Samsung's mysterious SM-G9298 is not such a mystery anymore, thanks to a run through TENAA that revealed a number of details about the upcoming phone while providing plenty of clear photos. The device sports a large front touchscreen, then opens up to reveal another screen, along with a hardware dial pad, directional pad, and softkeys down below. This means that the device can be used both as a candybar smartphone and a more traditional flip phone. The bottom half of the unit houses just about everything besides the screen that a user will need while using the phone in candybar mode, including a volume rocker and power button, along with a camera and flash in the back. Plastic can be seen on the top and bottom of the phone's bottom half, likely for the antennas. The top part is much cleaner, bearing only the two screens. The listing for headphone jack on TENAA says that it's shared with the charging port, though it doesn't say what type of port this is.
On the inside, the phone sports an unnamed quad-core processor capable of speeds up to 2.15GHz, paired up with 4GB of RAM. Internal storage is a roomy 64GB, and can be supplemented with a MicroSD card. Both screens are 4.2-inch AMOLED panels set at 1,920 x 1,080 resolution, which pegs them at a more than reasonably sharp 525 pixels per inch. The front of the device when closed lacks a front-facing camera, but those who pop it open will be greeted by 5-megapixel selfie shooter. The back camera, which can be used in candybar mode, is a 12-megapixel affair. The 2,300mAh battery may sound measly on paper, but given the small screens and the fact that only one of the power-sipping AMOLED panels will likely be fully active at any one time, it should prove to be sufficient for most use cases. The device bears Android 6.0 (Marshmallow), new enough to run almost all apps, but not bleeding edge; for those keeping score at home, Android 7.0 (Nougat) is the most popular version for device manufacturers right now, while Android O is making the rounds with Nexus and Pixel devices as a developer preview right now.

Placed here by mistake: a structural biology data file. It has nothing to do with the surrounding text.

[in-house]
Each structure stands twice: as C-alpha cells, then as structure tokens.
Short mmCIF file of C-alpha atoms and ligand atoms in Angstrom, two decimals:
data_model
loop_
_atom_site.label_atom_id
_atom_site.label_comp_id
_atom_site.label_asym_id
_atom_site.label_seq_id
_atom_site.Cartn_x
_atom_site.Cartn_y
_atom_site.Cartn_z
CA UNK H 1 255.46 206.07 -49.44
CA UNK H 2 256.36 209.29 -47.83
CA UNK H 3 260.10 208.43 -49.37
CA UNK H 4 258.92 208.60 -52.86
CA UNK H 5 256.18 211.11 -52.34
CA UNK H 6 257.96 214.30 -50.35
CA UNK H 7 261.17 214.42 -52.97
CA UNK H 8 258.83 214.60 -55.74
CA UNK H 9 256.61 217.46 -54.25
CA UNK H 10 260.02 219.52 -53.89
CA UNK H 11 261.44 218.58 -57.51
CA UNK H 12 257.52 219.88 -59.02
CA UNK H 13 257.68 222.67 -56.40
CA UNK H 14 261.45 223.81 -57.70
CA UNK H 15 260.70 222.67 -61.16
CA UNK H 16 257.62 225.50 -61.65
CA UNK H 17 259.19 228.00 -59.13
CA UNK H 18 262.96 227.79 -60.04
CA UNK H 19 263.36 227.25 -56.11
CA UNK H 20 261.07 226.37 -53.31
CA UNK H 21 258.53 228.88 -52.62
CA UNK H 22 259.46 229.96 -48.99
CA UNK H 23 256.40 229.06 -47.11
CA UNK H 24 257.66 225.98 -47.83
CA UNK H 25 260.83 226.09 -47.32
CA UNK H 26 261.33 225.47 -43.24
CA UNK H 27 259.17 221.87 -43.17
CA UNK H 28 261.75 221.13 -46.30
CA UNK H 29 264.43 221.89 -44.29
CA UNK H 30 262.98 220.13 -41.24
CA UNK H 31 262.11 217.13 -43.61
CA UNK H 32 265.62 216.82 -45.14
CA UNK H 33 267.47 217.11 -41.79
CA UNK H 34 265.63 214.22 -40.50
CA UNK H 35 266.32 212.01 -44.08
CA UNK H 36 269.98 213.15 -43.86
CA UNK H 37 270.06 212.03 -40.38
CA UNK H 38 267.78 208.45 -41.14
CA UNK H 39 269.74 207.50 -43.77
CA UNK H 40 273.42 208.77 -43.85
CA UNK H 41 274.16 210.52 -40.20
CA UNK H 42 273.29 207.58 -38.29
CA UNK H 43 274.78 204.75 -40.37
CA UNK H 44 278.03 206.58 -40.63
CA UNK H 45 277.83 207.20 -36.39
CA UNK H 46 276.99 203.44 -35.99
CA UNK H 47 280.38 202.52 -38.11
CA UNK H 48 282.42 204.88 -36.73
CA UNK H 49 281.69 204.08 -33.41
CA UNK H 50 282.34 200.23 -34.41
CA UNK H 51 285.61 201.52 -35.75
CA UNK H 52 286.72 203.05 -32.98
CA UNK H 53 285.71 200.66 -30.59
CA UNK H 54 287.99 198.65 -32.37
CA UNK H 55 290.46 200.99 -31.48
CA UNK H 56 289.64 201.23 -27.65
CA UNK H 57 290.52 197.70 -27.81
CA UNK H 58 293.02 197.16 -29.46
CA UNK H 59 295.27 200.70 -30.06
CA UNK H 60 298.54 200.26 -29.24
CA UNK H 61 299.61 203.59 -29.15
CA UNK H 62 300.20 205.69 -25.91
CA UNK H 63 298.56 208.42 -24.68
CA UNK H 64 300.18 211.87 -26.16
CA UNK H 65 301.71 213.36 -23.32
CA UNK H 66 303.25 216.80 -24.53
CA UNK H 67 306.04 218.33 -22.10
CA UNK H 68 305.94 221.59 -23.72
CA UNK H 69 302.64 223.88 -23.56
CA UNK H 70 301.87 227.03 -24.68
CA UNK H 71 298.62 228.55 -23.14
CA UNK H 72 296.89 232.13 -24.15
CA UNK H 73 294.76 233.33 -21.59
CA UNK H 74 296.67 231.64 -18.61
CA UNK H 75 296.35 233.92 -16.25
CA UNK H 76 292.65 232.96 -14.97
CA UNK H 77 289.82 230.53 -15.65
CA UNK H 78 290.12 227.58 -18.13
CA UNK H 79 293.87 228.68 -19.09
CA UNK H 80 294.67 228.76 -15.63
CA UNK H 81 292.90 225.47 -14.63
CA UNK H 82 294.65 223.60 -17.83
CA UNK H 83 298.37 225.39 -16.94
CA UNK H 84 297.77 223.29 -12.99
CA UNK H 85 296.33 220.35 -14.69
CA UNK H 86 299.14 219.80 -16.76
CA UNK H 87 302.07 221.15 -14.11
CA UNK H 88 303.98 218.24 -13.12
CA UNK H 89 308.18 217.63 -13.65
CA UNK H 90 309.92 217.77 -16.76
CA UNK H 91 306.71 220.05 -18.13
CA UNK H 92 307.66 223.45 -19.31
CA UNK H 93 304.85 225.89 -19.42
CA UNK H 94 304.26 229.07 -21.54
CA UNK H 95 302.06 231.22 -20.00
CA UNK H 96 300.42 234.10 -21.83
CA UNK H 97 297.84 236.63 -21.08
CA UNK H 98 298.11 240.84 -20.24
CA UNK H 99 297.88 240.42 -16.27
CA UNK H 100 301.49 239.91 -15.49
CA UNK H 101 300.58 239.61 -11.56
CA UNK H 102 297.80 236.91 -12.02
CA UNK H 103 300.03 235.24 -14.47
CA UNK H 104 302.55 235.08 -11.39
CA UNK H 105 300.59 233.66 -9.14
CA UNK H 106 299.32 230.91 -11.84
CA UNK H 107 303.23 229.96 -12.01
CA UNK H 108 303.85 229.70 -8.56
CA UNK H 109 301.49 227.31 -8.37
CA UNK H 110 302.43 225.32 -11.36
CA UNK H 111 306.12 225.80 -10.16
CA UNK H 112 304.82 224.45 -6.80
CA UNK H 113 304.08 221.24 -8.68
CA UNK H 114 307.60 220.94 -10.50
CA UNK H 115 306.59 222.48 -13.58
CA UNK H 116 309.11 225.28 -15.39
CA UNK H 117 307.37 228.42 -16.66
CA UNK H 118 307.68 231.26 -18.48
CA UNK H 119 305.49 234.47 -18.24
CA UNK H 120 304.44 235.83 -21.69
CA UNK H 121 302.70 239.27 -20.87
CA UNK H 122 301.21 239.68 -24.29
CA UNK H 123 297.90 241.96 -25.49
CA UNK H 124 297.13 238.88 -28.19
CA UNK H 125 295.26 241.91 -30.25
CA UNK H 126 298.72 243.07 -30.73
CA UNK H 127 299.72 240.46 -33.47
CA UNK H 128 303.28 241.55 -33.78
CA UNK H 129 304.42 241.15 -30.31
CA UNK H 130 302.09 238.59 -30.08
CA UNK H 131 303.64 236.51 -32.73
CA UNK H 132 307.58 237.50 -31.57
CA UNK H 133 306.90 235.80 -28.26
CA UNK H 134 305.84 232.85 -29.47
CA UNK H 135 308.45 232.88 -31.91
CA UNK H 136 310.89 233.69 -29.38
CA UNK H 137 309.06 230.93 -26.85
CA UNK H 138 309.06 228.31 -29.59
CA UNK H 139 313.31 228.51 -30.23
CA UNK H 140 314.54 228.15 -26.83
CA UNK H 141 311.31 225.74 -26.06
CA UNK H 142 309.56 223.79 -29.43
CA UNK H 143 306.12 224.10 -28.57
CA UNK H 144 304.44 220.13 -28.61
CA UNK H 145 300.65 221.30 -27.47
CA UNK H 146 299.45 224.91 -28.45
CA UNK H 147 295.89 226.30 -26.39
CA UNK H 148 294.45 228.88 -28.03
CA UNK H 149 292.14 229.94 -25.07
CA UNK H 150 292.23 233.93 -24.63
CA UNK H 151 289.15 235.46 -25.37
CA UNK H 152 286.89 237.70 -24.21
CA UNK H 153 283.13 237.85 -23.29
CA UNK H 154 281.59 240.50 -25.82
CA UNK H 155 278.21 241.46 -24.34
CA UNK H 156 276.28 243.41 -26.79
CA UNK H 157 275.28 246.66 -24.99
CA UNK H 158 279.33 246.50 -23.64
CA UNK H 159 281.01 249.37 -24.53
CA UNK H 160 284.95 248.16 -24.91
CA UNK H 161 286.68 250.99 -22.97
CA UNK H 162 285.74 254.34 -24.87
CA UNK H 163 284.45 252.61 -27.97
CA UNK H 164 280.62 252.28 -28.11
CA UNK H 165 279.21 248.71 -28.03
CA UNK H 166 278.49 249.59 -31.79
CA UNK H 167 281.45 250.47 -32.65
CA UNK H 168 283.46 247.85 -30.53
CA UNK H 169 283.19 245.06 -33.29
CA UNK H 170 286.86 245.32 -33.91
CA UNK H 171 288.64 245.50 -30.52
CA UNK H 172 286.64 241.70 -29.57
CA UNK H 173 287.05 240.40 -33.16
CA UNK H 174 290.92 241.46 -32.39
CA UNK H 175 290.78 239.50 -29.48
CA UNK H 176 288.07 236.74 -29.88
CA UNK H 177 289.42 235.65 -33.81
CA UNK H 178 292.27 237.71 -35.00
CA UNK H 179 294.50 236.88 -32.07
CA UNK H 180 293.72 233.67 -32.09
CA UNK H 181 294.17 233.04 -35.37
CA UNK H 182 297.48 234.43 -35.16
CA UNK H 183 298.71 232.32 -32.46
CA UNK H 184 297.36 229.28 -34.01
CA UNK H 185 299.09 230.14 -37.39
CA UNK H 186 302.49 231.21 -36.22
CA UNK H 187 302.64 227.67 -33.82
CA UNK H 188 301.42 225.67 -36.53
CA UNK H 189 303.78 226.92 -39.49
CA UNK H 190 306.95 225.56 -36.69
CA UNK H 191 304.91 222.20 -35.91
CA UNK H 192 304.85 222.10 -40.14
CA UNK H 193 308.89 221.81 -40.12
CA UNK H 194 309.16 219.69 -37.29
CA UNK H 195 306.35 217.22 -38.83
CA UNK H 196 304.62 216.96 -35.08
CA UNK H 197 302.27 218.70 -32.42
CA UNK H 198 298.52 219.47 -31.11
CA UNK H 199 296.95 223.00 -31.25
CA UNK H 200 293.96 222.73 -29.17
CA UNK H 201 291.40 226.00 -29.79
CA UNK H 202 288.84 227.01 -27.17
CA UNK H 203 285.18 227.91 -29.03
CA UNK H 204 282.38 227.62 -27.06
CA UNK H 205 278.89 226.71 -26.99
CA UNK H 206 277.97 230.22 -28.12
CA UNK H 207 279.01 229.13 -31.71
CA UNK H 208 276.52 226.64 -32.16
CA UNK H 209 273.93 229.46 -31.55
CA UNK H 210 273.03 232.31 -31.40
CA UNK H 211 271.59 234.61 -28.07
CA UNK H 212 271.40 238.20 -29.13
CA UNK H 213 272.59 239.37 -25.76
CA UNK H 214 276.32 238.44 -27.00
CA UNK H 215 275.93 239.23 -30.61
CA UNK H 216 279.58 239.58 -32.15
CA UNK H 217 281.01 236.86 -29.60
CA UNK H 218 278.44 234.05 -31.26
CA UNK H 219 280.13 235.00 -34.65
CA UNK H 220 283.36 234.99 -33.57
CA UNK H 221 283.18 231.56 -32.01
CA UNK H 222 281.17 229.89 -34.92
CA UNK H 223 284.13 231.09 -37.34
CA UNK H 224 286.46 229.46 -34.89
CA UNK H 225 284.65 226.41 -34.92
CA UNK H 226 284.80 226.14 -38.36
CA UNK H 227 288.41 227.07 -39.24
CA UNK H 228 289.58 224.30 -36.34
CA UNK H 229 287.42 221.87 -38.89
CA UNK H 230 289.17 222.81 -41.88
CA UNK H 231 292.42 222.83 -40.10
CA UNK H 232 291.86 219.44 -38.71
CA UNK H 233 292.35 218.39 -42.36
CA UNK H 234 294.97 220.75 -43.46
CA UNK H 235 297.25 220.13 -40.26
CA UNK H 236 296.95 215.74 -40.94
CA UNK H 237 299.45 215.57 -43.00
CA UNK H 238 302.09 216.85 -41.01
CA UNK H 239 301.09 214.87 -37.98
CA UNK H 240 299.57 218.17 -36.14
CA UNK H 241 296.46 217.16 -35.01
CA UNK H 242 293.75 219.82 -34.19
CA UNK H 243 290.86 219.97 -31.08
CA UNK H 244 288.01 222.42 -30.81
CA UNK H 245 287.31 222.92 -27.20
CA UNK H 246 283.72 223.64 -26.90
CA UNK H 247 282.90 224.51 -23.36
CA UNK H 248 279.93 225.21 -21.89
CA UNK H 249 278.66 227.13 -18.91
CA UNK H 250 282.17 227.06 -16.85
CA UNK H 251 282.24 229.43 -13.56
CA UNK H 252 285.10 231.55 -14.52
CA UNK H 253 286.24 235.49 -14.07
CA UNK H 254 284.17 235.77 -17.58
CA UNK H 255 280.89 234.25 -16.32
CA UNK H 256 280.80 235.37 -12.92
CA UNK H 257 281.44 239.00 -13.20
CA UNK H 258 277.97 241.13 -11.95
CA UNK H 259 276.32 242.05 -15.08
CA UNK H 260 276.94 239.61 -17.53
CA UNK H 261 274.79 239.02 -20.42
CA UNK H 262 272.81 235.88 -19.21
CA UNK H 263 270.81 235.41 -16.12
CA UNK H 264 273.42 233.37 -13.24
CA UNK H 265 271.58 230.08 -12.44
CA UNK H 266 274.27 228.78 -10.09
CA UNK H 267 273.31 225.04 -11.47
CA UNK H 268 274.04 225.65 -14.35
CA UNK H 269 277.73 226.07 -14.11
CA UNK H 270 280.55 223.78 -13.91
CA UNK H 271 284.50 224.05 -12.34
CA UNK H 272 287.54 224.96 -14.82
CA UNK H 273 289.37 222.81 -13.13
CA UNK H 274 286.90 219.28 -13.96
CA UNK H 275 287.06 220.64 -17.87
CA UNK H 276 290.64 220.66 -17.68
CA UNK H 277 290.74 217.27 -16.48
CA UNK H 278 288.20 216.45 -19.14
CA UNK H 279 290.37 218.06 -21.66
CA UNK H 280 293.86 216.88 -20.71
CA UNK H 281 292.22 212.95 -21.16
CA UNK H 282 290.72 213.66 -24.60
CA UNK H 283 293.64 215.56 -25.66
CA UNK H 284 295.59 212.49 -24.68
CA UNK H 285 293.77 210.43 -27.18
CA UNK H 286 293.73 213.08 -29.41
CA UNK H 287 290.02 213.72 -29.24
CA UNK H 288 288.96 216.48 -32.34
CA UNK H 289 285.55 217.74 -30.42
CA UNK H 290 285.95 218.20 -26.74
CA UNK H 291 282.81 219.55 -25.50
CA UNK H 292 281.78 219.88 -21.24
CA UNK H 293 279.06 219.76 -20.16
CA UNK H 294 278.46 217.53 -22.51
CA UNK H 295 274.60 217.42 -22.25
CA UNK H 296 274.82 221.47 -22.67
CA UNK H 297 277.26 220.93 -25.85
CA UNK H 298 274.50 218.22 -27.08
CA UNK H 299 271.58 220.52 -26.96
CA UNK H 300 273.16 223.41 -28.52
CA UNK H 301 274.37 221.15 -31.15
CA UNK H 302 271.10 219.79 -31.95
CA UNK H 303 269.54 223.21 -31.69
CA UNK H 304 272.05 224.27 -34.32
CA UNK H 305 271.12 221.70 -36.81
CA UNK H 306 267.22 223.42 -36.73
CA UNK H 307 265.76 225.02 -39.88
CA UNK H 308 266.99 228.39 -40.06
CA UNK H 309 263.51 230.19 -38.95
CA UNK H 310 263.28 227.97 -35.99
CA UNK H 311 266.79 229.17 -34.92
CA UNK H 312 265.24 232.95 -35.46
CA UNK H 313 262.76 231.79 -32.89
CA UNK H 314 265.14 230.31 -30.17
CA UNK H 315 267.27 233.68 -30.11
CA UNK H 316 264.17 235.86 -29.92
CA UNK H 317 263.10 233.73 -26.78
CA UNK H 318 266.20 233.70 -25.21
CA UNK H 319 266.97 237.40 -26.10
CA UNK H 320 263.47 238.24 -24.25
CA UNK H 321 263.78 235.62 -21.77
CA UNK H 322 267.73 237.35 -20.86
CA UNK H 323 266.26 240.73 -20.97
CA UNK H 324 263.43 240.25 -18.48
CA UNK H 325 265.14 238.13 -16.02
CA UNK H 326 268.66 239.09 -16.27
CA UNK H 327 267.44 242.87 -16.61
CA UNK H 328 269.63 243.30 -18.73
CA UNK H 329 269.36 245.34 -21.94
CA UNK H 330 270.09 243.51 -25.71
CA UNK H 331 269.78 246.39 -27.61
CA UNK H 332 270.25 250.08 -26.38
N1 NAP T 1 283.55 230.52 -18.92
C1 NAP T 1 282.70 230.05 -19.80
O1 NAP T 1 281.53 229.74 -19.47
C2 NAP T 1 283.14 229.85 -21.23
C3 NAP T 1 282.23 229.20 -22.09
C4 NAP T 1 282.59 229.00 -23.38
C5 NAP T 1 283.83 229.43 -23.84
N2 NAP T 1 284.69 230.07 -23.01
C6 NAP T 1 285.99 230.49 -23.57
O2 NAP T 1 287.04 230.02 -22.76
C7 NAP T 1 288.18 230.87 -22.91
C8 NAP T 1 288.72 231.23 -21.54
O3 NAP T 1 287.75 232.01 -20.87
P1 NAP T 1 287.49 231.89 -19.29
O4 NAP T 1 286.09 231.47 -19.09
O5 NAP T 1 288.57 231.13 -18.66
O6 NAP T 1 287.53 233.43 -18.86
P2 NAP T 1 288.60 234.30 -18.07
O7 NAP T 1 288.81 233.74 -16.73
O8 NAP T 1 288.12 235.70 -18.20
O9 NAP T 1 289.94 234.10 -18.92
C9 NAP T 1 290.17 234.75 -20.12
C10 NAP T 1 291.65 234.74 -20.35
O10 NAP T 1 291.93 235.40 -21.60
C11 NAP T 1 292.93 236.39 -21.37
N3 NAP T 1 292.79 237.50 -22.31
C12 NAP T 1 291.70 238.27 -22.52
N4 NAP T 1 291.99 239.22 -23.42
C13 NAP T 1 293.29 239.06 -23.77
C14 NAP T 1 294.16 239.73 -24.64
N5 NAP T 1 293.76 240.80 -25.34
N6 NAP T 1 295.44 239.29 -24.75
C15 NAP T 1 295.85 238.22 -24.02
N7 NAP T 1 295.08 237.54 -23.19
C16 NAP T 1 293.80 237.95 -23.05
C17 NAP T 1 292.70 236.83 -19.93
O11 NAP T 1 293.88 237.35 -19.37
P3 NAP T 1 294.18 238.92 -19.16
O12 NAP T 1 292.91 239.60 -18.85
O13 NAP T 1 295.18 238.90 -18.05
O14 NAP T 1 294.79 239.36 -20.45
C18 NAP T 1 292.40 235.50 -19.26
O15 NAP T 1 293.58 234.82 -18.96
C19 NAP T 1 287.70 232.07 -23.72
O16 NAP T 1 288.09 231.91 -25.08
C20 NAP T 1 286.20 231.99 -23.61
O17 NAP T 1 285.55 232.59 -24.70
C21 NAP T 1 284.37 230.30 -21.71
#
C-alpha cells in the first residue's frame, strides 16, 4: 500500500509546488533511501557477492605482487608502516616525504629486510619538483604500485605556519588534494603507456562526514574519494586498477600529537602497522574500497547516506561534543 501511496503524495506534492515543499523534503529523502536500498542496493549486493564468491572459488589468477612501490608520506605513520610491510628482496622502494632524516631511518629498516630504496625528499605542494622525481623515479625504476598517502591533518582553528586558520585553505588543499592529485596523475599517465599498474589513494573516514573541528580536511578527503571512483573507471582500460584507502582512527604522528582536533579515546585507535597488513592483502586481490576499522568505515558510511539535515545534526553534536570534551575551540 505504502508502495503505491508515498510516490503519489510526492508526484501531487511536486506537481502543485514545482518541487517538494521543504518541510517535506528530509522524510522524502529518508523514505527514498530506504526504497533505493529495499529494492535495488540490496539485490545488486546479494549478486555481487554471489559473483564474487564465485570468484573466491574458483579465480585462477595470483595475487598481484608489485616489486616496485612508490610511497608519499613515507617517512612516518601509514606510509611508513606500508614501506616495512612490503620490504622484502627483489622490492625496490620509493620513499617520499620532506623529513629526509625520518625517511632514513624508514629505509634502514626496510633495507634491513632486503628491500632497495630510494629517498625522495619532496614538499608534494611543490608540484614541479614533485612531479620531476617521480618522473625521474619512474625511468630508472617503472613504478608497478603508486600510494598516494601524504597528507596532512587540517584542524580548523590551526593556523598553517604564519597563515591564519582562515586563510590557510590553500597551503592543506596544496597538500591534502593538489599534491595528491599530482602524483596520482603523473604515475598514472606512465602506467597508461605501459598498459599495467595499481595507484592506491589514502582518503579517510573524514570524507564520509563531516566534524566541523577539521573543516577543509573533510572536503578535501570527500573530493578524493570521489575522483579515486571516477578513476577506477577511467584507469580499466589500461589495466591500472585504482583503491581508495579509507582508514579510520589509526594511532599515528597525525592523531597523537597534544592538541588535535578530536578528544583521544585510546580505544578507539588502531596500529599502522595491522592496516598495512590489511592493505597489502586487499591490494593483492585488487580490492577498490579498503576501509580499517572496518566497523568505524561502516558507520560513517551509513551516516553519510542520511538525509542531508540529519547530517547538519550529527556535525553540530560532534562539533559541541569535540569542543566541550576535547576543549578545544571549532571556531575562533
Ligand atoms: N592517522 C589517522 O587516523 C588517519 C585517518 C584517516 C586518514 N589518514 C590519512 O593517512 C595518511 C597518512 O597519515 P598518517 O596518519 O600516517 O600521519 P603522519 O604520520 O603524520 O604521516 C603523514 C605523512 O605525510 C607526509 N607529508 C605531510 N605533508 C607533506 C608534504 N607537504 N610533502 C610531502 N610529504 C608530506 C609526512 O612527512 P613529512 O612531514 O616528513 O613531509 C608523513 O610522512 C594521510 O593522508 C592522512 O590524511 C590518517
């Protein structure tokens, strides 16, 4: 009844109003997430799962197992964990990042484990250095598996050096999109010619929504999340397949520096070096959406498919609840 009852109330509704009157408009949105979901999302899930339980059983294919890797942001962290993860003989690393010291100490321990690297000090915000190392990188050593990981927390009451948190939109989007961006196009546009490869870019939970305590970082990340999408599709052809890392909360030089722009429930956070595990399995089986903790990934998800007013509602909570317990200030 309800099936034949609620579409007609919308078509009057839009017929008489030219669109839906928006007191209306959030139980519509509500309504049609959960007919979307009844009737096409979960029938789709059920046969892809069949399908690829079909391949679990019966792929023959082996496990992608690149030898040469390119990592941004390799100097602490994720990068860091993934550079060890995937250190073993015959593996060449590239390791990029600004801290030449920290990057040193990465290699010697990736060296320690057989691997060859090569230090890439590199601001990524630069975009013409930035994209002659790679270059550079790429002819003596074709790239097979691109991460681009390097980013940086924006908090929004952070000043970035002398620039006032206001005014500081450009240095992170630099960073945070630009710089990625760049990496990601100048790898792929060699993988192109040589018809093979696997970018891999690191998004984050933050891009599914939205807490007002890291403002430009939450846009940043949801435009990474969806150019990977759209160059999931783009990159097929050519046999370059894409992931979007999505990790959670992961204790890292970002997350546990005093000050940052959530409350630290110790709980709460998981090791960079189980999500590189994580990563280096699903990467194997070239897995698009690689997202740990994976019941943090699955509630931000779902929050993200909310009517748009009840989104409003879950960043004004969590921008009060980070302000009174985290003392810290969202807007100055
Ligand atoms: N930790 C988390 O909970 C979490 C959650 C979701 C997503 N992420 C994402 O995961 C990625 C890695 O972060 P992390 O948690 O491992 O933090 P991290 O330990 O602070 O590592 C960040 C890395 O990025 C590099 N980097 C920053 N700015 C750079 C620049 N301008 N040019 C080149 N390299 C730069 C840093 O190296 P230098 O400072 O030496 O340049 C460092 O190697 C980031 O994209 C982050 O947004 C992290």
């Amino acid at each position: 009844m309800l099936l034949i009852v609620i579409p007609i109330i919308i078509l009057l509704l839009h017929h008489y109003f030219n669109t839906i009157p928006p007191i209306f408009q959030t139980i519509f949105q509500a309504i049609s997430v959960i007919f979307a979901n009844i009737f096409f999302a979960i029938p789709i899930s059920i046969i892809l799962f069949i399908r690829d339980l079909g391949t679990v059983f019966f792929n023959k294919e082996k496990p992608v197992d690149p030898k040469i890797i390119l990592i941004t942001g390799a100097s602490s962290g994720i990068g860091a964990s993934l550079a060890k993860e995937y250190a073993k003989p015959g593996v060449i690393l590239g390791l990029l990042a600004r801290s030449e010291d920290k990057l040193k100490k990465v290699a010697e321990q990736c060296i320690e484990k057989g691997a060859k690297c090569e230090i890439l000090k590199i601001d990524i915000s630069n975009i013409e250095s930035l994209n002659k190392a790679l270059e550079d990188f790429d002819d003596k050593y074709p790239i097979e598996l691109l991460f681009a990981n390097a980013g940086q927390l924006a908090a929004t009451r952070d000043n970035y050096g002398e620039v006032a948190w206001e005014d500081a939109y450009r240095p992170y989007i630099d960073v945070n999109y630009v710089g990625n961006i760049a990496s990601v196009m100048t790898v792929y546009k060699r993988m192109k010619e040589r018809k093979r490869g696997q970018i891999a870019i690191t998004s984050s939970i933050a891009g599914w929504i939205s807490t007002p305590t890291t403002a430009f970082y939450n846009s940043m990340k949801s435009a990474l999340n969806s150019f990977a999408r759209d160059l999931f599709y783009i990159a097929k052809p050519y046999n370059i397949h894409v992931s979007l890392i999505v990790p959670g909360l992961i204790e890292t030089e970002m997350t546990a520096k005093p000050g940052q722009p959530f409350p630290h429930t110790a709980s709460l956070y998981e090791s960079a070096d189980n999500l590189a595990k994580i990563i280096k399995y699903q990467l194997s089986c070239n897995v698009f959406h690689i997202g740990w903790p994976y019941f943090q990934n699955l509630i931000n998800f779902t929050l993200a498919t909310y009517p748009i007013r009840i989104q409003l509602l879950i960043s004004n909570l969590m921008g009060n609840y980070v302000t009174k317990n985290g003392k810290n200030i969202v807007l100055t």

The phone bears dual SIM slots, and both of them can support most of the standards used throughout China. TD-LTE and LTE FDD are on board, as is GSM functionality, TD-SCDMA, and WCDMA support. A wide range of different bands is in use here, which makes the phone somewhat import-friendly, though importers are unlikely to see any data connectivity beyond HSPA on most carriers. The phone recently made its way through the FCC, which means it may be coming to America at some point.